Hello, in today’s class we are going to look at fuel cells from concept to product. So, I think that’s an interesting journey for us to see as part of this course because we talk of so many technologies some work happens in the lab may be depending on where you are, you are working with one aspect of some technology, but there is a long journey from that you know work that happens in your lab to a product that you see that is being deployed. So, there are many more steps then maybe are covered in this class, but it does give you I expect that it will give you an idea of what is involved when you know see when you read something in a textbook when you try out an initial experiment in your lab. And then from there what are the kinds of steps and thought processes that are involved as you try and make a product out of it. So, this is our journey today which is fuel cells concept to product. (Refer Slide Time: 01:10) So, this is a schematic of a fuel cell. So, you can see here we have electrode with the access to hydrogen and so, that’s something that is one of the; I mean basic requirements for a fuel cell and there is an electrode with access to oxygen. So, all you are doing is you are taking hydrogen and you are reacting it with oxygen. So, that’s all the fuel cell does at least in one one of the versions of it the most common version that people tend to discuss. So, there’s hydrogen or some fuel and then it reacts with oxygen and generates energy and it also gets the fuel also gets oxidized. So, that’s the general process that is involved. So, the only, so in principle, you can just burn hydrogen in air and use that heat to run some engine. So, so in fact, people do work with you know engines which are you know internal combustion engines where hydrogen is the fuel. So, instead of filling your petrol tank or gasoline tank with the gasoline or petrol or diesel, you would have a tank that is filled with hydrogen and this hydrogen is piped to the engine and in the engine, it mixes with air and you know combusts generates water as the product and in the process of combustion, it runs the engine. In quite the same way similar to what you see your existing internal combustion engine in your automobile. It would still be a clean way of doing things because your product is water it’s not carbon dioxide or carbon monoxide for that matter and therefore, is a clean way of you know generating energy in a manner that is portable and it is also good for the environment. However, we still look at the technologies such as fuel cells because that combustion that I just discussed with you which happens inside an internal combustion engine is direct combustion or oxidation in the form of a combustion process. Whereas when you use a fuel cell you are doing the oxidation through an electrochemical process as opposed to a chemical process. So, in the engine, you are doing what is referred to as chemical oxidation which means physically hydrogen mixes with oxygen combust and generates water and energy. In a fuel cell, we are doing the same combustion process same reaction between hydrogen and oxygen except that we do not do it in a manner that is described as chemical instead we do it in a manner that is described as electrochemical. So, that may seem like not much of a difference, but it is a distinct difference both in terms of how the setup of the fuel setup of this process changes and also most importantly it changes the efficiency of the process. So, here for example, as I said there is an electrode with access to hydrogen and an electrode with access to oxygen. So, importantly hydrogen and oxygen do not directly mix in a fuel cell as opposed to becoming a direct mixture of these two inside an engine in an internal combustion engine. Instead, we are now, splitting this reaction into two parts there is a part that where hydrogen reacts independently with an electrode and then you have protons moving through this electrolyte H plus that moves through this electrolyte. And arrives at the other electrode which is the oxygen electrode and in that process, it reacts, now reacts with oxygen with some electrons appearing in the external circuit and that is how you operate the system. So, this transfer of charge between an electrode phase and an electrolyte phase that is between this electrode phase and this electrolyte phase this chance for transfer of charge similarly transfer of charge between this electrolyte location here, and the electrode location here. This transfer of charge is what is ending up in resulting in this reaction being referred to as an electrochemical reaction. And the big difference between this and the other combustion process that we previously discussed is that the normal combustion process of an IC engine is limited by the efficiency of a Carnot cycle which means that you know you are roughly levelling off at about twenty per cent efficiency of energy that you can get out of the reaction which you can usefully use somewhere else. Whereas here when you do it electrochemically just the electrical efficiency itself would put you at 40 per cent plus or maybe even more than that, and then when you take the heat and other things included into the process you are looking at efficiencies which may even hit close to 80 per cent. So, you have much higher efficiencies possible with the same amount of fuel. So, you could go twice the distance for even 3 times the distance etcetera with the same amount of you simply because it’s a more efficient process. So, this is the schematic of a fuel cell, this is the kind of diagram that you would see in a textbook and a significant amount of explanation on what is happening in the fuel cell. So, we will start from here and we will take this as a starting point and see how we can move till we get a product at the end of it. (Refer Slide Time: 06:00) So, as I mentioned at the anode there, there is a reaction you have two hydrogen molecules they give you 4 protons H plus is a proton because once you remove the electron you only have a proton and electron in an in a hydrogen atom. So, once you remove the electron you are left with only a proton. So, the 4 H plus are just basically 4 protons and 4 electrons. These 4 electrons are travelling through the external circuit, whereas this H plus is travelling through the electrolyte. So, once this journey completes the H plus that arrives through the electrolyte and the 4e minus which arrives through the external circuit react with oxygen and you generate water. So, this is the reaction that happens in a fuel cell and in that process energy is released for us for useful activity. (Refer Slide Time: 07:01) So, let’s look briefly at the timeline of this kind of technology and how it has evolved. So, if you look at the timeline it traces itself back to the 1800s where initial experiments were made which result in resulted in what we are now, referring to as the battery the original batteries that appeared. So, the credit for this goes to Alexandro Volta. So, he is the one who created this battery that you know at his the first version of the battery that we currently use. It’s a very interesting history in the sense that then there was a lot of discussion going on between Galvani the other famous personality in this topic and Volta. And it was centred around this experiment that Galvani had a chanced upon where he found that the limbs, limbs of dead animals such as frogs could get to twitch when they were touched by the different metals there was no clear understanding as to why it was twitching due to you know the presence of these other metals. But the conclusion that Galvani drew was that there was some life force inside this the leg which was in the form of electricity and that was what was getting the legs to twitch. Volta had another view he said that the electricity was not coming from inside, but it was coming from outside and it had to do with the kinds of metals that were used to contact that dead frog's leg. So, he created this Volta pi where he had two dissimilar metals one on top and one in the bottom, and he had material in the middle which was something like a cloth which was soaked in brine solution salt kind of solution. And in this process he had several of them stacked up and the stack has. Now, become famously referred to as the Volta pile this is the first you know demonstration of a battery in action. And he was very successful in doing it and therefore, he is credited with this invention. The interesting you know aside of this whole story and activity is that this discussion between Volta and Galvani about what was this life force and you know this idea that a dead animals leg could get to twitch because of electrical signals, resulted in this famous storybook which I am sure at least you have heard of even if you have not read it called Frankenstein written by Mary Shelly. It was written around that time and her inspiration for that book was this discussion between Volta and Galvin. So, in any case, that is in the 1800s and that’s the story behind the battery and an interesting story associated with that story. After that and around the year 1839s, William Grove, Sir William Grove who was an English lawyer turned scientist maybe perhaps these days there are maybe scientists who turn into lawyers, but in those days there were people with a wide range of different backgrounds who also had a keen interest in science and therefore, dabbled along with different experiments. So, he was a lawyer who dabbled along with certain experiments and he created a version of this battery which he referred to as the gas battery and that had to do with the fact that the reactants were gases and he could still generate electricity out of it. And this gets gas battery that he created is the original version of the fuel cell that we are talking about and today what we have is essential traces itself back to this first demonstration of this gas battery. (Refer Slide Time: 10:26) If you look it took about 100 years you know of a lot of things going on in the background well about a 100 years went by before this fuel cell technology began to get used in any sense in any grand scale so to speak. So, in the 1930s and 1940s, these fuel cells or one version of the fuel cell referred to as the alkali fuel cell began to get used for the royal navy for their submarines. So, I mean one of the nice things about the fuel cell is that it’s a very quiet power source, it does not create any noise and therefore, is particularly useful in the military you know utilities where they want complete silence where they don’t want to be you know detected. So, it was used extensively for the royal navy submarines and was the first you know one version of it which is credited to bacon was then used for these submarines. And in the 1960s very famously it was the same fuel cell which was used by the royal navy the same kind of fuel cell which is credited to bacon, the Pratt and Whitney licensed this, but took the license for this bacon cell and used it for the space program. So, the people who walked on the surface of the moon the only people who walked on the surface of the moon used spacecraft where one aspect of the power of that spacecraft which was the Apollo 11 spacecraft the satellites associated with those spacecraft which was which were the modules in which these astronauts travelled one aspect of the power for those satellites was provided by fuel cells. Those fuel cells where these alkali fuel cells the product of the fuel cell was water and so that was clean water. So, it could even be used for drinking purposes. So, this was the combination that was used. This you can see here is an image of the Saturn rocket launch system and that’s the image of people on the moon, of course, credit for both these images goes to NASA. So, this is something which if you go and look up a history of space flight you will find fuel cells a manned space flight you will find fuel cells have played a very critical role in this. Also as an aside if you watch the movie Apollo 13 one of the critical issues that happens in that movie or that if you read up about Apollo 13 you will find that the issue that occurred during that flight was also associated with one of the supply sources for a fuel cell so that’s just an interesting aside if you are interested please look it up and you will get some interesting information on how it was handled and how the fuel cell played a role there. So, in any case, this was the progression of the development of your cell still till about 1960s. (Refer Slide Time: 13:12) If you take it forward one of the critical aspects of the development of the fuel cell or the limitation in the development of the fuel cell lay with the fact that the electrodes being used for the fuel cells had catalysts in them. Generally speaking, the catalyst being used were you know noble metals or precious metals typically platinum was the catalyst that was being used, and platinum is inherently very expensive. So, it was always felt that you know you could use this only for specialized purposes you may never be able to use it for mass-market purposes because so much platinum was necessary. And so so people were you know just researching because they felt maybe there was a possibility that something could be done, but this was one you know one roadblock so to speak that they had to overcome. So, in the 1990s it turned out that scientists working at the Los Alamos National Lab figured out a way in which you could get the same kind of a performance from a fuel cell with a lot less platinum. You know more than an order of magnitude less platinum, in fact, 40 times less amount of platinum they could use and still get the same kind of current densities that fuel cells previously had been demonstrating. That breakthrough made a difference because that suddenly made it possible to look at fuel cells from a mass-market perspective that at least you know there was at least a hope that it could be used for mass-market perspectives. Even now, the I mean the cost issues associated with the fuel cell have not been completely overcome there are still issues that have to be worked on and dealt with, but still this has this was one promising step in the right direction. So, since the late 1990s still today till date there have been several companies which have tried to make commercially available fuel cells. In other words fuel cells that have in some ways, the possibility of standing on their own in a commercial sense wherein you know the cost of the product is recovered during the usage of the product and some profit is made in the process as well. So, many companies have been around I have just listed a couple of them which were notable in the sense that they were the early companies that started working on it. One is based in New York it’s called plug power, it has tended to focus on the residential type of applications or stationary applications in a more general sense. So, a fuel cell that could be used for a house or you know office or you know or you know let’s say a hospital or something like that and that’s the kind of application that they have looked at and at least in the earlier days of their operation and the other company is based on Canada called Ballard they are still significant players in this arena. And they have tended to focus on the automotive sector of the fuel cell I mean nothing prevents either of them from looking at other sectors. But this is generally how they have tended to be in the artists in the early stages of their development. (Refer Slide Time: 16:01) So, there are various types of fuel cells and in another class, I discussed them in great detail. But just to give you an idea this is just a table that shows you a wide range of fuel cells. Conceptually they are all the same there is an electrolyte and there are two electrodes and both of them have access to gas and then you generate electricity. The real difference between these fuel cells that you see here is the choice of electrolyte. So, the electrolyte is different in each case and that’s the real difference between these fuel cells. That may not seem like much because the electrolyte does not generate any electricity it simply completes the circuit for one of the components of that fuel cell which is the ion that is moving along. But the choice of the electrolyte decides the temperature of operation that you see here, this entire scheme of the temperature of operation that you see here this temperature of operation is primarily decided by the choice of the electrolyte because it is you need to get to these temperatures for that electrolyte to conduct that ion at a reasonable rate ok. So, whatever ion it is conducting as an electrolyte has to be conducted at a reasonable rate only then the circuit will complete and you can generate current at a reasonable rate.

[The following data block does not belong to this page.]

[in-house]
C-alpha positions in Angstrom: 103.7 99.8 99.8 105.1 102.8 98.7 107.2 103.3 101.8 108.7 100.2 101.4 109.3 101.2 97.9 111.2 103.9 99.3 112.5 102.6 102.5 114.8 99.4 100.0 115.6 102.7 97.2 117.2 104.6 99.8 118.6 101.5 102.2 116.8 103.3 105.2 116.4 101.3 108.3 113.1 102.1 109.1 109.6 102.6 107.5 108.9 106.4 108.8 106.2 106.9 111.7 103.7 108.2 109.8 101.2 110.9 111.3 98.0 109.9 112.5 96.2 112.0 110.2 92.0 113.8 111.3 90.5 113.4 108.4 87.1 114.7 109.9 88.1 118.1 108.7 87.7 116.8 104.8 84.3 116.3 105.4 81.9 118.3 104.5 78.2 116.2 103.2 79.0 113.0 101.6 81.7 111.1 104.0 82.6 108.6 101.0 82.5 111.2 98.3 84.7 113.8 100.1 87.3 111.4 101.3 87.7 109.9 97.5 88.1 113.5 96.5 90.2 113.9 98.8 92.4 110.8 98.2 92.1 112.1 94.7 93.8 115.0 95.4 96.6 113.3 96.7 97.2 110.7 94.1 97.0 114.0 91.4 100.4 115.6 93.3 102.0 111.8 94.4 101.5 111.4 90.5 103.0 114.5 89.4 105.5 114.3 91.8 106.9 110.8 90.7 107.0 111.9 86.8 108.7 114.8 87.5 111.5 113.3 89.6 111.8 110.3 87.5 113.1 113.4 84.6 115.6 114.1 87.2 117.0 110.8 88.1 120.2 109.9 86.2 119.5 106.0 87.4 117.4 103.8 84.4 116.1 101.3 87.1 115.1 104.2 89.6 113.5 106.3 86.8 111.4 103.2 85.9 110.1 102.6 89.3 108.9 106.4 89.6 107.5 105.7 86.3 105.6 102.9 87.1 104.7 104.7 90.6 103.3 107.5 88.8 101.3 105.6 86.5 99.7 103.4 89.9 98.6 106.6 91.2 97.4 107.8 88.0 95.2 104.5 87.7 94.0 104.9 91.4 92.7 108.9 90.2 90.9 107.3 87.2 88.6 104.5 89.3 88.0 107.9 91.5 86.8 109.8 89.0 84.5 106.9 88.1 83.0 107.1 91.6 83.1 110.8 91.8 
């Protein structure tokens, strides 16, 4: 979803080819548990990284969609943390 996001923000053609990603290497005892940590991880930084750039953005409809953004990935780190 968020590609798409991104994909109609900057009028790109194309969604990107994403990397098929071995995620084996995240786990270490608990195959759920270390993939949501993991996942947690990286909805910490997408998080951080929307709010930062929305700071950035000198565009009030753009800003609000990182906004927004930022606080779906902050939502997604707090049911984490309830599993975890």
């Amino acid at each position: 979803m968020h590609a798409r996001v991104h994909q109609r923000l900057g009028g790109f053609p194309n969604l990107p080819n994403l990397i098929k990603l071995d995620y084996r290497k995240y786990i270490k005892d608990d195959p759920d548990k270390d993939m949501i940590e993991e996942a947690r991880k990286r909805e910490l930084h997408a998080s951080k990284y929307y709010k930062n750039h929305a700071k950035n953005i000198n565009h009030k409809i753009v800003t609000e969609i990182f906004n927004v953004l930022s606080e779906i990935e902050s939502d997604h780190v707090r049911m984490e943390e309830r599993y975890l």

Otherwise, you simply have a buildup of charge and then it’s just not you know transferring the current in you know a reasonable rate. So, you will never be able to use it. So, the rate at which the ion is transferred is dependent on the temperature and typically the higher the temperature the faster the transfer of the ion or faster the conductivity of the ion in that electrolyte. And based on the electrolyte material the temperature you have to reach for it to be reasonably good conductivity to maintain you know sustain good current in the external circuit happens to be what you see on your left-hand side of your of the slide that you are seeing right now. So, I will discuss this in greater detail in another in another class, but you can see that there is a wide range of temperatures here starting from less than 100 degrees C to over 1000 degree C. Each of these fuel cells differs from the other in terms of what are some strong points of them what are some weak points, what are some challenges associated with developing those fuel cells and maybe the kind of application where they are better suited to you know be applied. So, these kinds of challenges are there and in fact so if you decide to work on the in the field of fuel cell based on which fuel cell you select to work on chances are you will have a certain range of challenges that you have to work on. Mostly the first and the last that you see here are the ones that are being worked on extensively in many fuel cell companies and research groups and fact, maybe perhaps much more the first one because you can envision even room temperature usage with it. The solid oxide fuel cell gets looked at more from the perspective of a very large scale power generation which is at a stationary location, but they all have some issues which they have to be which have to be overcome for this technology to succeed in a large scale ok. (Refer Slide Time: 19:07) So, now, let’s look at this movement from the concept to a product that I kept referring to with this background that I have just given you on how the fuel cell you know historically evolved and where it is now, and also the fact that you have all these types of fuel cells. I told you at the beginning that William Grove created this gas battery. So, what you see here is a schematic of you know roughly what was being tried then. So, you have an electrode here which is the platinum electrode on both sides you have a platinum electrode. The electrolyte is sulfuric acid which is known, this container containing sulfuric acid. So, you have two platinum electrodes dipped into this sulfuric acid as you can see here. So, you have this electrode here and this electrode here and around 1 electrode you have some kind of a container of this nature here that you see here into which you can flow this hydrogen gas and it fills up that container. And similarly, you can flow oxygen gas into this container it fills up this container. And when you do that you find that you can sustain some electricity in the external circuit. So, this is what is happening in the fuel cell in an early attempt to create a fuel cell. So and when you do this when you arrive at this stage you know you have hit upon something because you have now, got a situation where you have two gases which are getting into some region in some controlled manner and you can generate some electricity out of it is showing up in your external circuit you can sense the electricity in the external circuit. So, then your next challenge is to see how you can increase the amount of electricity, maybe you are getting some minuscule amount of electricity. So, as a concept, you have shown something, but that’s not good enough you want to raise that to a value that is acceptable and you have to define what is acceptable to you what is the amount of current that should come given that you have made this massive setup out there are you satisfied with just getting you to know pico amps or nanoamps, microamps would you rather prefer milliamps or amps or even more. So, that’s something that you have to look at. So, the early researchers tried to see taking this set up in as the background as the basis of what should be improved, what should be modified. So, that the current can go, so as it played around with various things say the size of the platinum electrode, the amount of electrolyte that was present maybe you add more electrolyte you add less electrolyte you change the shape of this container which hold the gas etcetera a lot of things they tried. And then they realized that the current was being controlled by this region that you see here that I have marked as A, that region A here and the region A here. So, the size of this region was what was decided the current was having the most impact on the current. In other words, if they increase this region A, they got more current if they decrease the region A they got less current. So, then they tried to understand what is it that we have got in that region ok. If you look carefully at this region, for example, if I just clear this up if you see at this region you have the gas that is available here. So, that gas is available here you have electrolyte available here and you have electrode available here. So, you have electrode, electrolyte and the reactant gas all being present here similarly here as well, you have the electrode the gas and the electrolyte all 3 are present. So, the presence of all 3 at one location led to this location being referred to as the 3 phase interface. So, 3 phases are present the gas, the electrode and the electrolyte, so the 3 phase interface. So, 3 phase interface is present there and all the 3 phases are in a position to participate in the reaction. So, they understood that if you increase the region of 3 phase interface in your cell then you can produce more electricity. So, they took this idea and they tried to modify it. So, that you would have a cell where you still have gas coming in you have two gases coming in and you have an electrolyte, but the region where the gas the electrolyte and the electrode are present that region the total area associated with that region was increased significantly. So, the next version of the fuel cell as they tried to make a product out of it began to look something like this. (Refer Slide Time: 23:22) So, whereas, previously you had a beaker containing sulfuric acid, instead they now, came up with a porous material which was soaked in sulfuric acid. So, you suddenly came up with the porous material soaked with sulfuric acid. And on either side instead of having you know a rod of platinum dipped in sulfuric acid there was a perforated thin perforated platinum electrode the thin perforated platinum electrode something like a mesh and that mesh was now, you know you know it was a porous mesh. So, gas could penetrate it and when the mesh was pressed against the electrolyte material the porous electrolyte material then it increased the amount of area over which the electrode-electrolyte and the gas were present simultaneously was greatly increased. So, in this manner by simply going from you know the previous design that we had to this design suddenly the amount of 3 phase interface was increased dramatically. So, here in the on the left side which I am calling the exploded view, I am showing you the 2 electrodes separately and the electrolyte separately and then on the right side I am simply assembling them as they would stay assembled in a fuel cell. So, this is how it actually would be you would have hydrogen flowing one side you have oxygen flowing the other side, this is the electrolyte that is present and this is the porous platinum on one side and porous platinum on the other side. So, this is how these parts come together and they become the assembled fuel cell. So, they have realized that you have already you know improved the fuel cell quite a bit. So, then they studied in this somehow they said ok, look this is the right direction in which we are going let’s see if you can improve it even further. So now, instead of simply having a perforated platinum electrode which was already increasing the area significantly they tried to see if we can increase it even further. (Refer Slide Time: 25:09) So, to do that what they had what they have done is instead of simply having perforated platinum they had finely powdered platinum. So, this means now, it’s the same amount of platinum but has significantly massively more amount of area associated with it finely powdered platinum which was mixed with the electrolyte and then applied as a paste onto the electrolyte. And even the electrolyte whereas, previously it was a porous material soaked in sulfuric acid they did have issues with that because the sulfuric acid would evaporate or you know it would eventually leave it would leak out of that separator etcetera. So, instead of that they now, came up with a polymer electrolyte which was capable of proton transfer, so capable of transporting protons. So, and there are electrolytes like that you can create you can synthesize the polymers which have groups in them which will permit the proton to keep moving from location to location. So, it takes such a material that would then be your electrolyte. And on either side of it, you put a structure like this which has a mix of that electrolyte as well as this finely divided platinum. And then you also make it such that this structure that you see here is a very porous structure it is not a very you know solid structure it’s a very porous structure. So, when you have such a porous structure with finely divided platinum in it and also a fair amount of you know the polymer electrolyte in it. You have dramatically increased the amount of 3 phase interface because gas can go into the pores when it goes into the pores it sees a mix of the finely divided platinum as well as the mixed polymer electrolyte which is present inside the electrode itself and therefore, you have a very dramatically increased the 3 phase interface. So, again a very similar you know assembled side view that you see here except that now, you have here an electrolyte which is a polymer it is not something soaked in sulfuric acid and you have 2 electrodes here which are both a mix of finely divided platinum and some polymer the same polymer that has been used in the electrode-electrolyte as far as it’s a porous structure. So, this is how it is now, in a steadily progressed from two solid electrodes I dipped in sulfuric acid to now, material to construction where you have a polymer electrolyte with you know extremely porous electrodes on either side. (Refer Slide Time: 27:26) So, this is the version of the current versions of the fuel cell that are there in the market that